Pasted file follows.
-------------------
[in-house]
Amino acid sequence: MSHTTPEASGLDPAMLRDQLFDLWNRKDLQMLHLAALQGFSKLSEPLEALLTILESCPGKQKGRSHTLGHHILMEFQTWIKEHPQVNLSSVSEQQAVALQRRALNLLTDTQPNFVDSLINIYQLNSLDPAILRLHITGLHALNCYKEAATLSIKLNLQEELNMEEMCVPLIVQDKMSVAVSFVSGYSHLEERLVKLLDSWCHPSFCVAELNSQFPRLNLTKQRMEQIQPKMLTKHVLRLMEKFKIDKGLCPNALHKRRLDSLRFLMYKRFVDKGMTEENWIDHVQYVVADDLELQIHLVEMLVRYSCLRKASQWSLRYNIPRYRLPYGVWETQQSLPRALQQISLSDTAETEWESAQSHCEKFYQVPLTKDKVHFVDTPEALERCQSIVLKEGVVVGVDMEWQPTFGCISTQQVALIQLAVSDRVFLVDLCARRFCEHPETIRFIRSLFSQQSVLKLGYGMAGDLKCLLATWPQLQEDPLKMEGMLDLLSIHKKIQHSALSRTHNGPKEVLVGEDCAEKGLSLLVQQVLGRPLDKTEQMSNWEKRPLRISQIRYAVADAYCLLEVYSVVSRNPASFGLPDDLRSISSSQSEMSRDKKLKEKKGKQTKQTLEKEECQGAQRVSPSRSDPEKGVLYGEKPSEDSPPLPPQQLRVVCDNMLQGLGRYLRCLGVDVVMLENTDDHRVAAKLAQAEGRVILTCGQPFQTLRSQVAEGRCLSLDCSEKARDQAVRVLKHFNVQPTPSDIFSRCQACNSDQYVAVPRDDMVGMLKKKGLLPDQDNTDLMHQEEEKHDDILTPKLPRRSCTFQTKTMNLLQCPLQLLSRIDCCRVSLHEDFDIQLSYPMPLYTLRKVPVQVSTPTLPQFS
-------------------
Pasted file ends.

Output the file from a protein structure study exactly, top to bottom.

[in-house]
Amino acid sequence: MSHTTPEASGLDPAMLRDQLFDLWNRKDLQMLHLAALQGFSKLSEPLEALLTILESCPGKQKGRSHTLGHHILMEFQTWIKEHPQVNLSSVSEQQAVALQRRALNLLTDTQPNFVDSLINIYQLNSLDPAILRLHITGLHALNCYKEAATLSIKLNLQEELNMEEMCVPLIVQDKMSVAVSFVSGYSHLEERLVKLLDSWCHPSFCVAELNSQFPRLNLTKQRMEQIQPKMLTKHVLRLMEKFKIDKGLCPNALHKRRLDSLRFLMYKRFVDKGMTEENWIDHVQYVVADDLELQIHLVEMLVRYSCLRKASQWSLRYNIPRYRLPYGVWETQQSLPRALQQISLSDTAETEWESAQSHCEKFYQVPLTKDKVHFVDTPEALERCQSIVLKEGVVVGVDMEWQPTFGCISTQQVALIQLAVSDRVFLVDLCARRFCEHPETIRFIRSLFSQQSVLKLGYGMAGDLKCLLATWPQLQEDPLKMEGMLDLLSIHKKIQHSALSRTHNGPKEVLVGEDCAEKGLSLLVQQVLGRPLDKTEQMSNWEKRPLRISQIRYAVADAYCLLEVYSVVSRNPASFGLPDDLRSISSSQSEMSRDKKLKEKKGKQTKQTLEKEECQGAQRVSPSRSDPEKGVLYGEKPSEDSPPLPPQQLRVVCDNMLQGLGRYLRCLGVDVVMLENTDDHRVAAKLAQAEGRVILTCGQPFQTLRSQVAEGRCLSLDCSEKARDQAVRVLKHFNVQPTPSDIFSRCQACNSDQYVAVPRDDMVGMLKKKGLLPDQDNTDLMHQEEEKHDDILTPKLPRRSCTFQTKTMNLLQCPLQLLSRIDCCRVSLHEDFDIQLSYPMPLYTLRKVPVQVSTPTLPQFS